Before the pandemic, roughly two-thirds of all social interactions were face-to-face. Not anymore. Those of us following the rules of social distancing (hope that’s everyone) still talk in person with the people we live with and maybe with a friend or two we have allowed into our pods. There is the occasional chat with the cashier at the grocery store. Most everything else—work conversation, book clubs, dinner parties, joking around at the gym—has disappeared or moved online. That has left nearly all of us yearning for more social connection.
Fortunately, in a well-timed piece of academic publishing, Jeffrey Hall, a professor of communication studies at the University of Kansas, has just released a book called Relating Through Technology (Cambridge University Press), summing up the latest research on what we know about sustaining a healthy and happy social life through technology.
“We don’t have a lot of information about how to build good practices around keeping our relationships nourished through technology,” Hall says. In part, that is because many researchers focus on technology or on relationships while very few people study both. And a lot of previous work has focused on the potential problems of technology use and not the ways it might be helpful. Hall aims to change that. (I wrote about his previous research into the amount of hours it takes to make a friend here.)
Relationships have long been conducted through a variety of means—in academic-speak they have always been “multimodal.” That used to mean that we connected face-to-face, over the phone, and by writing letters to one another. Now we’ve added email, social media, texting, video conference calls and even gaming. The surfeit of options isn’t necessarily a bad thing. One of the important tenets to come out of recent research into social media is that the more channels of connection we use to check in with a friend, the stronger that relationship is going to be.
When Covid-19 arrived, suddenly technology was all we had. Use of videoconferencing technology exploded. Zoom, a previously little-known software, went from a total of 10 million daily meeting participants in December 2019 to 300 million in April 2020 (Those are not 300 million individual users. If you had five Zoom calls in one day, you count five times.)
So did phone use. According to the New York Times, in April, Verizon reported carrying more than 800 million wireless calls a day during the week, which is double what they usually have on Mother’s Day, one of the busiest phone days of the year.
Hall has some pre-pandemic data comparing the use of video chat versus other ways of connecting, as well as a newer study of Americans sheltering in place in the month of May. Much of his research involves experience sampling in which he checks in with people multiple times a day. For instance, in one study, he asked people to identify the modality they used the last time they had an interaction—phone, text, Skype etc. Participants also named the person with whom they were communicating and then reported on their sense of connection and how much energy the interaction had required.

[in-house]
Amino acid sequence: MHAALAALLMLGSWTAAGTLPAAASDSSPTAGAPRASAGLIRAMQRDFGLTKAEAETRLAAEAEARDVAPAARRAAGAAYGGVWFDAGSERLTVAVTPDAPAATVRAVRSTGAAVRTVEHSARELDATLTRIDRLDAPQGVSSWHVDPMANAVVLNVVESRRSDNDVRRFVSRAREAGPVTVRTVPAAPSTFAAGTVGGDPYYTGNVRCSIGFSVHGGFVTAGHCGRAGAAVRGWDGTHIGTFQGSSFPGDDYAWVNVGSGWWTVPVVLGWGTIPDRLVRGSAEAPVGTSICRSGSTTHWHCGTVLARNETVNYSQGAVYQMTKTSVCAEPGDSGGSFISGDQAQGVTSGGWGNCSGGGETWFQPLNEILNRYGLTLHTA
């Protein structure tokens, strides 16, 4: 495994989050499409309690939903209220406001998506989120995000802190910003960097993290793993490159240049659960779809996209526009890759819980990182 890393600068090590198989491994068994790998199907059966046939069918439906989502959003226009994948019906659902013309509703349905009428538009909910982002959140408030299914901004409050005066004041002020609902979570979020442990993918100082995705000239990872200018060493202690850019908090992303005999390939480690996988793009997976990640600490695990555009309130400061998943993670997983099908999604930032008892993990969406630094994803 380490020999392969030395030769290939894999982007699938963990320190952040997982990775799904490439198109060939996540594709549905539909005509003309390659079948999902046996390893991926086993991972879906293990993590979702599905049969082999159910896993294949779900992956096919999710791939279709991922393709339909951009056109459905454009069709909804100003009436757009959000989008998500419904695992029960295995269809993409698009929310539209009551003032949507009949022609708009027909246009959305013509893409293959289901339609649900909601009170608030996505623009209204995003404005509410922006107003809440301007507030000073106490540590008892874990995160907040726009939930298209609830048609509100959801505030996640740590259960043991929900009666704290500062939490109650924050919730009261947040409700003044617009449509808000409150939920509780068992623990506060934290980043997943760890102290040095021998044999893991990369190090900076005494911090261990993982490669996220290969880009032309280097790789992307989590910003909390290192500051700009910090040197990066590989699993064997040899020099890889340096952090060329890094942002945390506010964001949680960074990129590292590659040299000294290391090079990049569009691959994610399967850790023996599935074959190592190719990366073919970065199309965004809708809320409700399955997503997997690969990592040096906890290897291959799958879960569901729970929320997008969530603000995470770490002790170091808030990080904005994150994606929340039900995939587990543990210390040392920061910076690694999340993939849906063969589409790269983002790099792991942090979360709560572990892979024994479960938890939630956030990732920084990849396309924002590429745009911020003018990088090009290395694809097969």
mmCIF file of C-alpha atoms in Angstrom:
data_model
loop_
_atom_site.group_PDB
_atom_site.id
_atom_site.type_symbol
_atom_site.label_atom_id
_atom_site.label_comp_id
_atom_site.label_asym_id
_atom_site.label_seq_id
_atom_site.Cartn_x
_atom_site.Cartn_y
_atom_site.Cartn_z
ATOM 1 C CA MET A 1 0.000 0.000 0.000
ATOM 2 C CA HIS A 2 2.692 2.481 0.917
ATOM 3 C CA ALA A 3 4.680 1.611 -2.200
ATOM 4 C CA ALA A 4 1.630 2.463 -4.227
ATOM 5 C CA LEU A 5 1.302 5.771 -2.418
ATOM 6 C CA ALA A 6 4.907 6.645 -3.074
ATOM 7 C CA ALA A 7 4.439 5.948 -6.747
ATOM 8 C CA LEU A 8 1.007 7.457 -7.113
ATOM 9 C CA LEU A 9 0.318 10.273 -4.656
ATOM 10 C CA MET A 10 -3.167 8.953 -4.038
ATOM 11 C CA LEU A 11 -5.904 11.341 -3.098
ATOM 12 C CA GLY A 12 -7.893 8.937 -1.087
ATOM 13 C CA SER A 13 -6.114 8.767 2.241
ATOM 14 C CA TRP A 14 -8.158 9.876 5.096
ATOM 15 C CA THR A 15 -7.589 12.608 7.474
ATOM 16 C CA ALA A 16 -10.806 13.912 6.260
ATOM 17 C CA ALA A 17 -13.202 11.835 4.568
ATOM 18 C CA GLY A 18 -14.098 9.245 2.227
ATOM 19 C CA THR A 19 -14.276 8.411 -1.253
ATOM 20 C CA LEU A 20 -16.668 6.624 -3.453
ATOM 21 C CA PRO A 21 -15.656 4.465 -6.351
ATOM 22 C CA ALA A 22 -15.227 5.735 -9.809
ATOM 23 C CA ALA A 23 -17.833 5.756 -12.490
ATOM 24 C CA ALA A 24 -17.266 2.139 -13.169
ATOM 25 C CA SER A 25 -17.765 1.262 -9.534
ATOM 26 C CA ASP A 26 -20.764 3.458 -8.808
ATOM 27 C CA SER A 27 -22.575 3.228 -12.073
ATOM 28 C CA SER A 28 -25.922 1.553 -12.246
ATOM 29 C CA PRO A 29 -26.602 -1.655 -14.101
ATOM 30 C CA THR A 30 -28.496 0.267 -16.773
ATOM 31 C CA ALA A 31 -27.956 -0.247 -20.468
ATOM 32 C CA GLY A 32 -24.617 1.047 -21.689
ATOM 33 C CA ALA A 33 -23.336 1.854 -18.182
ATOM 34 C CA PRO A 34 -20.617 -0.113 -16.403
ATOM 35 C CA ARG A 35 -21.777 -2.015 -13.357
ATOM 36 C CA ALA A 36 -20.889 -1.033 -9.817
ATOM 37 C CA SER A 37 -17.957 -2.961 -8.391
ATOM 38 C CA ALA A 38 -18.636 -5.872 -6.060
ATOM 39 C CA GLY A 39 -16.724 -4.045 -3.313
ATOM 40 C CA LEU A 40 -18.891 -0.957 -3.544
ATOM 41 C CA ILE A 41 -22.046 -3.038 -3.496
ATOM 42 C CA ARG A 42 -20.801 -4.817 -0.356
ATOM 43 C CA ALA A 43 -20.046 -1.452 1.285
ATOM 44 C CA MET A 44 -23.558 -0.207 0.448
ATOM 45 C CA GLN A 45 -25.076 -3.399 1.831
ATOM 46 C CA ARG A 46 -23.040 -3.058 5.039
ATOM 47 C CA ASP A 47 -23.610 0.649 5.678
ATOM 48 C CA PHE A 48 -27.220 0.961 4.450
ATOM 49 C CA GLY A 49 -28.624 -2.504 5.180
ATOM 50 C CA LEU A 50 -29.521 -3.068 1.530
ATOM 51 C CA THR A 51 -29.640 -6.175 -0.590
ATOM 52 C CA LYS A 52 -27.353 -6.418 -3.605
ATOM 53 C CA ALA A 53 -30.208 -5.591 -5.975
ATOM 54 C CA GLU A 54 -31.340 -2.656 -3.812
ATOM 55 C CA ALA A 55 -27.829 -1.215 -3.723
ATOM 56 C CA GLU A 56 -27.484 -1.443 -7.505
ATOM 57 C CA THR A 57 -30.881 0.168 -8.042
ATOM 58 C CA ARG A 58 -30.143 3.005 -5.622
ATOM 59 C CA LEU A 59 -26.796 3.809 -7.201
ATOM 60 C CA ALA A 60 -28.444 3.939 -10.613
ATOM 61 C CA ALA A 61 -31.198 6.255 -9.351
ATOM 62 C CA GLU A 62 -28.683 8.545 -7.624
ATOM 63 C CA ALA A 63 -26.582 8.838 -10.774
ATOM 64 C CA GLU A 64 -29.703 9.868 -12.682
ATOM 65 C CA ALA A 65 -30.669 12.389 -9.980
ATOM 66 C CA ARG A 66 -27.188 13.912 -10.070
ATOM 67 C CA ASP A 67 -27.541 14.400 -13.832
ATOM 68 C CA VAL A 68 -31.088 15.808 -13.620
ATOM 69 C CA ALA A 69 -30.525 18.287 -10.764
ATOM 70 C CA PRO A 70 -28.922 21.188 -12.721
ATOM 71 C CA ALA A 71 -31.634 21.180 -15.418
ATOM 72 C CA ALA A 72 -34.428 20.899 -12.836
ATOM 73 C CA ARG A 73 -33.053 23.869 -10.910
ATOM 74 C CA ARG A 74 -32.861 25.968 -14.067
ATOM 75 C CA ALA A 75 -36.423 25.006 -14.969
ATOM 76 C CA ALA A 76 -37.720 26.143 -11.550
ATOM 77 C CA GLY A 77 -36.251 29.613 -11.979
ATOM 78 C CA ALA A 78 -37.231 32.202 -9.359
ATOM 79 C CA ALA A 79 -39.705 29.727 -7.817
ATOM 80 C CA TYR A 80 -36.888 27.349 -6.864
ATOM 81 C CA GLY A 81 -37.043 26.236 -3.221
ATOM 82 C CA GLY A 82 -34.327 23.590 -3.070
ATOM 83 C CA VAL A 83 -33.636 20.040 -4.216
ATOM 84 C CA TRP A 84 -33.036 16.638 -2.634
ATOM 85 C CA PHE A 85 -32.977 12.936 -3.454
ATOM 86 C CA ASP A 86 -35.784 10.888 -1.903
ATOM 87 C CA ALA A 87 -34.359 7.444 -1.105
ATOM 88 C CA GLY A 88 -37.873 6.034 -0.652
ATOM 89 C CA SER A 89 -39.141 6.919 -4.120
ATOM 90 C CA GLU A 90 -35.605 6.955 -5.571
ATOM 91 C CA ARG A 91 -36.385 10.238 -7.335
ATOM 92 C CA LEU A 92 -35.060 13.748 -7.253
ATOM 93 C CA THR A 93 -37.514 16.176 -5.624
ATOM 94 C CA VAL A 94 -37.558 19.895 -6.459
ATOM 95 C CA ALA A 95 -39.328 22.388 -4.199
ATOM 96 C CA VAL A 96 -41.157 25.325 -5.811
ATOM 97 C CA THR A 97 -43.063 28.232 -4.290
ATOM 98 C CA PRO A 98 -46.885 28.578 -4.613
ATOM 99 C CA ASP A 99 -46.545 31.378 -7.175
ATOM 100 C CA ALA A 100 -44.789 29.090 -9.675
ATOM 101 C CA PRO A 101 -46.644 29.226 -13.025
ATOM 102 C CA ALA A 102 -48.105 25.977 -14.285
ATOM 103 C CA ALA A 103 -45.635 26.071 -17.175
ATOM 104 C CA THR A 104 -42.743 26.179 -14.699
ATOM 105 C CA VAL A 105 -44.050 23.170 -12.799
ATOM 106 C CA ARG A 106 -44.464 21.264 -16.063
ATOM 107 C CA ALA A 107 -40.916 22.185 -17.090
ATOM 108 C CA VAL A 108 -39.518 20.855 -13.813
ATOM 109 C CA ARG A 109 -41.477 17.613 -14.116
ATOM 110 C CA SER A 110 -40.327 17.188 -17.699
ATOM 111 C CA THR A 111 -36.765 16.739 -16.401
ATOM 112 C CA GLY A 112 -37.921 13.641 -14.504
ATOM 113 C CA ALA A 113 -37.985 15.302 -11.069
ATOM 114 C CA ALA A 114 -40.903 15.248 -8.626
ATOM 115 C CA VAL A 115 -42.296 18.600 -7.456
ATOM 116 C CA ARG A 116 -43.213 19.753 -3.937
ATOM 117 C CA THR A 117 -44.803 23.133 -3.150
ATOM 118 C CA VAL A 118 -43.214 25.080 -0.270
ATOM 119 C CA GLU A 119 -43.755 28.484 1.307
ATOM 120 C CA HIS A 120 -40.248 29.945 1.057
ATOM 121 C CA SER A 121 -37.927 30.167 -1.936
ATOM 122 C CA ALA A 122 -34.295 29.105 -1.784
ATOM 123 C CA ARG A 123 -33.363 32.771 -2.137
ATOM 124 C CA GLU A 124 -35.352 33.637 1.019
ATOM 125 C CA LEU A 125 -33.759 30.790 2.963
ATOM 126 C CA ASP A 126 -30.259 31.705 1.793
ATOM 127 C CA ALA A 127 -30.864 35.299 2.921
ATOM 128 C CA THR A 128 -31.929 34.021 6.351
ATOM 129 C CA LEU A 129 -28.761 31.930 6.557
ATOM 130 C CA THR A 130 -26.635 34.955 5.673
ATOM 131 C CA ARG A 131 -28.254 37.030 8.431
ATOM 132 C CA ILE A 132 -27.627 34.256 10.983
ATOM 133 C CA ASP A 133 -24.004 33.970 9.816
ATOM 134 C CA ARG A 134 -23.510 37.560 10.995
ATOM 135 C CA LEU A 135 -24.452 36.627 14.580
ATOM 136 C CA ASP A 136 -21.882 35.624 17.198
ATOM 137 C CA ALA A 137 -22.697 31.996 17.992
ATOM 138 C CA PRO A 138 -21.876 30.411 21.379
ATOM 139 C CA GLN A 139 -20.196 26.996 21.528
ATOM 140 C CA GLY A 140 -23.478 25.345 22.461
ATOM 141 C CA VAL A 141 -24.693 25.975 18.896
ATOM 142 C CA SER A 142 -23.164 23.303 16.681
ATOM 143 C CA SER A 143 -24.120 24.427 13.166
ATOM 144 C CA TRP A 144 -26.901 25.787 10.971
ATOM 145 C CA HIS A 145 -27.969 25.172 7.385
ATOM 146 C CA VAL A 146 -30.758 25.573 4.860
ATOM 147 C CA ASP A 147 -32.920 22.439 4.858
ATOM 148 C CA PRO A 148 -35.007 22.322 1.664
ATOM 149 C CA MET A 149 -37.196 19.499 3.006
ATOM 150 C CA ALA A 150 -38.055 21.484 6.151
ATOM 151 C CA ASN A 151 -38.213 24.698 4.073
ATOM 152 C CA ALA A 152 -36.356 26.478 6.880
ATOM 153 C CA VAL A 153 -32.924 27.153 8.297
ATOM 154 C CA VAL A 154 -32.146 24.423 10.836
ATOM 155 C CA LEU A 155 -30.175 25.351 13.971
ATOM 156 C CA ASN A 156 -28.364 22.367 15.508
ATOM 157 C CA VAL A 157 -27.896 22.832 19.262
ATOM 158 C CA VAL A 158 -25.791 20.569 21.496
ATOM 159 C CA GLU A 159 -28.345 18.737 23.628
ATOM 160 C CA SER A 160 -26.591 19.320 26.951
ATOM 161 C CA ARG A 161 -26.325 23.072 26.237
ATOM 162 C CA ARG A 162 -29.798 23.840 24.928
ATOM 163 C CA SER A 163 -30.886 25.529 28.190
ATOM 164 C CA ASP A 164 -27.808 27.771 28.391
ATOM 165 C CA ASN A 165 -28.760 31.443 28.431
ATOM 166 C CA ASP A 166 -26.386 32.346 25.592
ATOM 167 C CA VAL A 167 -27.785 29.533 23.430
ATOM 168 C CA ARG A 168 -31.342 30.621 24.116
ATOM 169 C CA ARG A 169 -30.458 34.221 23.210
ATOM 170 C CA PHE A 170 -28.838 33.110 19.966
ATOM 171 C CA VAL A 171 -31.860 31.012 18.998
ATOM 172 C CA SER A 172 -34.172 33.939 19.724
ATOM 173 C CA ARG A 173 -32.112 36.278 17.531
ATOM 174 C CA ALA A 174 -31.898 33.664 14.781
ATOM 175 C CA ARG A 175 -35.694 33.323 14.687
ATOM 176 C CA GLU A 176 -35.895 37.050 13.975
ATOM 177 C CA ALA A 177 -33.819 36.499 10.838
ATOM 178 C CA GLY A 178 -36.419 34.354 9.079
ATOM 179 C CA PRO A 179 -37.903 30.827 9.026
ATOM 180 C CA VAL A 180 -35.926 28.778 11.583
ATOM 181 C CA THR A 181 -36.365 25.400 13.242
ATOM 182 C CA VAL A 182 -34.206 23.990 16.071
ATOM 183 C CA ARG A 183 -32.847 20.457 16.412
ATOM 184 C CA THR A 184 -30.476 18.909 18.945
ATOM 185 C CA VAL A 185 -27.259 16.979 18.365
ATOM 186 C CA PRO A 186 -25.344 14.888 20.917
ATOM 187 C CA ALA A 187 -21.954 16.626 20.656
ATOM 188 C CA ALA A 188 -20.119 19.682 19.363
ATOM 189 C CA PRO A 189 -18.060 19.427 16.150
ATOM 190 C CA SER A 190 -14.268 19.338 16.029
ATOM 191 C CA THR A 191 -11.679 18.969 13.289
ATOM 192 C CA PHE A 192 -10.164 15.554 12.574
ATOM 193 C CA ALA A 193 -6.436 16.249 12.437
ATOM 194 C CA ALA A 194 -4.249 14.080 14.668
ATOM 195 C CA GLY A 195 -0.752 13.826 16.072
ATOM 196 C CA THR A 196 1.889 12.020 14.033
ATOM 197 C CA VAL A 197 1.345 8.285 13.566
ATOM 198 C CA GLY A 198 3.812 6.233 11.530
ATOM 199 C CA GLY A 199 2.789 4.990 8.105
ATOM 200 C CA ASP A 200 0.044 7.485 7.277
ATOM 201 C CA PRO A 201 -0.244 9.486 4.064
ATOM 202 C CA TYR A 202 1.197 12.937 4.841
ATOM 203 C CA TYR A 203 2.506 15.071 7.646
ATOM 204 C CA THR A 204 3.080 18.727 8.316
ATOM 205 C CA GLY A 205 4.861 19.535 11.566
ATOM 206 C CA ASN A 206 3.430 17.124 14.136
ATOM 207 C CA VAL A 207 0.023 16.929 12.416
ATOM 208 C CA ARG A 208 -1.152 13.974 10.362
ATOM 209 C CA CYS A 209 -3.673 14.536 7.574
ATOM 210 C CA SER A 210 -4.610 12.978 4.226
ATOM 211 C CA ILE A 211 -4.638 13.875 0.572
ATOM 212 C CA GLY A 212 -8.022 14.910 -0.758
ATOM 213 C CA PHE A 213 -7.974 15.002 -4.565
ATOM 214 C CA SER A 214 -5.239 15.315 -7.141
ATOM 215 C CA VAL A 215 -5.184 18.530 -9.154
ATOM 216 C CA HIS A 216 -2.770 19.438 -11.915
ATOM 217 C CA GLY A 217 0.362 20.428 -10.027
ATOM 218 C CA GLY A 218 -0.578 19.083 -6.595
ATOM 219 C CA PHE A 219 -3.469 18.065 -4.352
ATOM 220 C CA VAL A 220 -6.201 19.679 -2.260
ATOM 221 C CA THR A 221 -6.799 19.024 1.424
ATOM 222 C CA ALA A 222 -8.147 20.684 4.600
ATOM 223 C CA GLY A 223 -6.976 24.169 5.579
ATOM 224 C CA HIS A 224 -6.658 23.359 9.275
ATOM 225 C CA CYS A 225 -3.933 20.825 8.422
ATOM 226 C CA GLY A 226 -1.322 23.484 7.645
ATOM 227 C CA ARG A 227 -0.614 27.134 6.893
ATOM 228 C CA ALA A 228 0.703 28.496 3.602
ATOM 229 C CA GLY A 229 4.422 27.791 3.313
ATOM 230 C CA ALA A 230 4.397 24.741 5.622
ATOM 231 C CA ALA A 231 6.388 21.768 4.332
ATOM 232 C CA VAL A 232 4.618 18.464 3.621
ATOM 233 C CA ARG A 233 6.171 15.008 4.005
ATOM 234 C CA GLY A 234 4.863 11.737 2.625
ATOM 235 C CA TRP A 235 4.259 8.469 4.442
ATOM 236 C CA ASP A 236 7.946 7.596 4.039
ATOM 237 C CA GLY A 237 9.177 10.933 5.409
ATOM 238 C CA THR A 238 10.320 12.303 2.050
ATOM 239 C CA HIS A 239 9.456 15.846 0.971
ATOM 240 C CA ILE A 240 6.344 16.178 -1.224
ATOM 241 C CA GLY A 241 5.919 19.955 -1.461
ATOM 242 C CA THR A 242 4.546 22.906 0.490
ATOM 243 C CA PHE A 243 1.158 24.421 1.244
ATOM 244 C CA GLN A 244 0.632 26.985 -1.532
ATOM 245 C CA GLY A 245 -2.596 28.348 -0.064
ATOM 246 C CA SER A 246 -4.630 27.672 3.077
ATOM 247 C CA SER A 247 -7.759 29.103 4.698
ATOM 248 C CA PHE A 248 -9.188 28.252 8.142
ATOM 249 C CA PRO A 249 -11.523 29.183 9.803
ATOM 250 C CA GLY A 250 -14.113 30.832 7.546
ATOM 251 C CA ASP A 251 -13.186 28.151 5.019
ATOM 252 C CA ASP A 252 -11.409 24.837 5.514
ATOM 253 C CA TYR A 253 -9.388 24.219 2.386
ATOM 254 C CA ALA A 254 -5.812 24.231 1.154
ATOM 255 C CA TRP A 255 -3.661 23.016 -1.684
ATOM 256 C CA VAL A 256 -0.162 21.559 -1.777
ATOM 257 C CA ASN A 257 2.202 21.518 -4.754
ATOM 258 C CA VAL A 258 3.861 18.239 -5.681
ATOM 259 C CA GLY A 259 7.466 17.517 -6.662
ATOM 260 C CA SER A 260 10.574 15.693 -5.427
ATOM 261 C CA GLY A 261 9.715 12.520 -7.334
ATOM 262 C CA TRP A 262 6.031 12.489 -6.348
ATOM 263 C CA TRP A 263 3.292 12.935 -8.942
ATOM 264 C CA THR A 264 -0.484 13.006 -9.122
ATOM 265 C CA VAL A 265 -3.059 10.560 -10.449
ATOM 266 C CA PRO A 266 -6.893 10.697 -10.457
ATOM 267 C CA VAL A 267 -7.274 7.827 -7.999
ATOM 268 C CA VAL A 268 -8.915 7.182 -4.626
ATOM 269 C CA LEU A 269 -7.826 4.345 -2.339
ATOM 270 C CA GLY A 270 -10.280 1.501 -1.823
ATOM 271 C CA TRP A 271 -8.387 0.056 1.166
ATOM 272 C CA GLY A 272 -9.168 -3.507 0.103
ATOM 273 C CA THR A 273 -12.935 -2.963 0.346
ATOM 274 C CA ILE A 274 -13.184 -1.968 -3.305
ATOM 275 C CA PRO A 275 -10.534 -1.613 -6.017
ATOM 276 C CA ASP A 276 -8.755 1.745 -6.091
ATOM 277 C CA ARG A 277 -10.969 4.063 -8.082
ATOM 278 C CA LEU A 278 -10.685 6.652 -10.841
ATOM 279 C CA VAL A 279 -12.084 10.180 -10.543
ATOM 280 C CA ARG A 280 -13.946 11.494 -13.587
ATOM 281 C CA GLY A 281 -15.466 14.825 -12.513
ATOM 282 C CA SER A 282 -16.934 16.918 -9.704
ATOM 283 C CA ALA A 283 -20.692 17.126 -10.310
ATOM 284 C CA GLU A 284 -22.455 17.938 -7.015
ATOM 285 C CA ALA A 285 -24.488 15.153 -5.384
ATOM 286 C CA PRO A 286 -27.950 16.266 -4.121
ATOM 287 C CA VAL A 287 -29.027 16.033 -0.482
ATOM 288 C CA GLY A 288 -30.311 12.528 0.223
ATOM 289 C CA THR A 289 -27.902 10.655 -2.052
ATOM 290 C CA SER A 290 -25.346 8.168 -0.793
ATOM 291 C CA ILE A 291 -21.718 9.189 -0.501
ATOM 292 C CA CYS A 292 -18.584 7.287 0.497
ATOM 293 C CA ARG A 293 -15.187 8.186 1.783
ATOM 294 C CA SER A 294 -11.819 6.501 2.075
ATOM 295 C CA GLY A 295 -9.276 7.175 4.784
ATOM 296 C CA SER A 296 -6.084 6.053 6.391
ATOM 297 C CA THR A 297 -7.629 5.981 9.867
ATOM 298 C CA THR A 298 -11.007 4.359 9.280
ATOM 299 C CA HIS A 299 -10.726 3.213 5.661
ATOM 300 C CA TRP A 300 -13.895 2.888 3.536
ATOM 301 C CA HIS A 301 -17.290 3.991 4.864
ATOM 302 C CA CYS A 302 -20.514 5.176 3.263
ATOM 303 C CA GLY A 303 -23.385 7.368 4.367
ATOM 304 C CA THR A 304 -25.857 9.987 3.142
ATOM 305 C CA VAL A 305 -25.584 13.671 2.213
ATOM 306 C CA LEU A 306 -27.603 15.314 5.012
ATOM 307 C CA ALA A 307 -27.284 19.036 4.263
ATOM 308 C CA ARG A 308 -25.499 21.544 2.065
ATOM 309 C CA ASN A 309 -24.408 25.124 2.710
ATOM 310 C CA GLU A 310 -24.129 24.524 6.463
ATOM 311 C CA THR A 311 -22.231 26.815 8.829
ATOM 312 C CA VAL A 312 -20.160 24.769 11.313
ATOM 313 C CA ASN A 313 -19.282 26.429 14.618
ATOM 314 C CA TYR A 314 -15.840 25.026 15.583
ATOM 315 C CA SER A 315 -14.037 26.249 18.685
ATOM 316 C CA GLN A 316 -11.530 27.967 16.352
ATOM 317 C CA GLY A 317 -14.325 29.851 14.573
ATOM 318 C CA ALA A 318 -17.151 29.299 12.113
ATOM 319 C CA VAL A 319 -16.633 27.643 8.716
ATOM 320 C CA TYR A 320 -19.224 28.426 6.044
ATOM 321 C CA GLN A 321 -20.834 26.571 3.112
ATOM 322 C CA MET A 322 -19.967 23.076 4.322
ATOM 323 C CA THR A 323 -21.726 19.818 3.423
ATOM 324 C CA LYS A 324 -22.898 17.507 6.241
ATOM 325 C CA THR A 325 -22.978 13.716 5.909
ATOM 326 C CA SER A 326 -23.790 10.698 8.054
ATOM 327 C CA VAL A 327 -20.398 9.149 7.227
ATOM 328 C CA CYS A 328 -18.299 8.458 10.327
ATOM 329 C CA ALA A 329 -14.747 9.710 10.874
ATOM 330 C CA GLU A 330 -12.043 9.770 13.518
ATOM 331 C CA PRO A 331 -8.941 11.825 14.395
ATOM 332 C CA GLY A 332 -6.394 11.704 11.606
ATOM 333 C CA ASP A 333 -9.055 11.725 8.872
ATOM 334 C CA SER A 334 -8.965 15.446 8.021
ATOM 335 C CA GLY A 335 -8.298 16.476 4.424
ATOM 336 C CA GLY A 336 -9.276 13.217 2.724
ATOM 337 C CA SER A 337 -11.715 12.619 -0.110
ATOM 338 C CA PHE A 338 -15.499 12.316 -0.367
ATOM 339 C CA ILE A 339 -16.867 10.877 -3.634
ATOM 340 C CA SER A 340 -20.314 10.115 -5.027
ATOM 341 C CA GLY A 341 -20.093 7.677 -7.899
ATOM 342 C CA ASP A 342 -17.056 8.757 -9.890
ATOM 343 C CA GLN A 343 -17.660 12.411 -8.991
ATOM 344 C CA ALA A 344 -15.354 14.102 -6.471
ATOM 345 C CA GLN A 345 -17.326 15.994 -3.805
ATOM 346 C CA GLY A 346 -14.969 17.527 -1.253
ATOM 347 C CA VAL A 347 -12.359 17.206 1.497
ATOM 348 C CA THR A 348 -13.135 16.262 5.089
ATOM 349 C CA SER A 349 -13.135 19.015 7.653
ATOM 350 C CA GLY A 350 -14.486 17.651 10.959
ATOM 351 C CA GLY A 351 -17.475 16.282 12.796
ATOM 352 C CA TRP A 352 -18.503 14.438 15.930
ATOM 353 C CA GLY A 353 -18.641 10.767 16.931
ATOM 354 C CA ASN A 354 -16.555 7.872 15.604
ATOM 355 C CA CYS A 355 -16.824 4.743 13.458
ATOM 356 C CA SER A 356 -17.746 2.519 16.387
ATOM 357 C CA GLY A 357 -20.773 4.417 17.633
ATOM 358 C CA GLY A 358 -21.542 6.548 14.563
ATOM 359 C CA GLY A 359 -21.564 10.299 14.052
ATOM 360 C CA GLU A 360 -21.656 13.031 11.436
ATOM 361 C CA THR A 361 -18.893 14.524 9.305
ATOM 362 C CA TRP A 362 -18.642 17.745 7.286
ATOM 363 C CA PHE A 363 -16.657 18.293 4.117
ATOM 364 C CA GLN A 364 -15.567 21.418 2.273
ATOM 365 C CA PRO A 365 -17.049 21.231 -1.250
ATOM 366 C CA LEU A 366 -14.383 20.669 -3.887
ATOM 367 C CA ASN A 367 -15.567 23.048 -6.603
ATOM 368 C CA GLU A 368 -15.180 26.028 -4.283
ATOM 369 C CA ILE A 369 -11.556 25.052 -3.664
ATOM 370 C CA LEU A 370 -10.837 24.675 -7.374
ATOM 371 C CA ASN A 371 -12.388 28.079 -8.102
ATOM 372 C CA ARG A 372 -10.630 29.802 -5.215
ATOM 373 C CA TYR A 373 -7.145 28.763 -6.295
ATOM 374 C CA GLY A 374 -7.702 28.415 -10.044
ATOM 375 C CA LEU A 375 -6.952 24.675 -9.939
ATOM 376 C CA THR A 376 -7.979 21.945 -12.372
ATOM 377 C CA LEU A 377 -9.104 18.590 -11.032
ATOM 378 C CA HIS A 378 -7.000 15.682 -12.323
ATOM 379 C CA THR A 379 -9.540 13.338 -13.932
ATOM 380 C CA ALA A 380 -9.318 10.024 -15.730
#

“Compared to face to face, texting and using social media, energy use during a Zoom call is higher. It was more intense than these other [modes],” Hall says. Interestingly, video calls also seemed to heighten not lessen loneliness. “People said, after the fact, that they felt lonely, less connected [on video chat].” Those findings align with previous work on long-distance relationships by others in which people reported relying on long video calls to stay in touch, but said it was a reminder “of how far away that person was and how long it would be until they got to hold them again,” Hall says.
Zoom fatigue, Hall argues now, is real. “Zoom is exhausting and lonely because you have to be so much more attentive and so much more aware of what’s going on than you do on phone calls.” If you haven’t turned off your own camera, you are also watching yourself speak, which can be arousing and disconcerting. The blips, delays and cut off sentences also create confusion. Much more exploration needs to be done, but he says, “maybe this isn’t the solution to our problems that we thought it might have been.” Phone calls, by comparison, are less demanding. “You can be in your own space. You can take a walk, make dinner,” Hall says.
Choosing a mode of connection should depend on what you need to say. For basic information sharing, it doesn’t seem to make much difference how you interact. “But when you talk about something that’s more substantial or something that requires more nuance or playfulness, the different modes convey a different level of benefit,” Hall says. Texting works for simple messages. People are more likely to get more out of a phone call when they have more complicated or rich things to talk about or when they just want to joke around.
Hall has three pieces of advice for improving your relationships in this moment:
Tighten the circle of people you communicate with. In technology as in life, we have layers of intimacy. “It’s not the case that more is better,” Hall says. “We can only maintain so many relationships at a time.”
Build communication into your routines. “Have something on the calendar that you do repeatedly, make it a part of what’s on your daily or weekly or monthly to do list,” Hall says.
Strengthen the signal. In other words, use the modes of connection that make you feel most, well, connected, and think about the content of your interactions.
“We’re still human beings who need each other,” Hall says. “We’re going to use technology to recreate the things that we need.”
Copyright: Lydia Denworth, 2020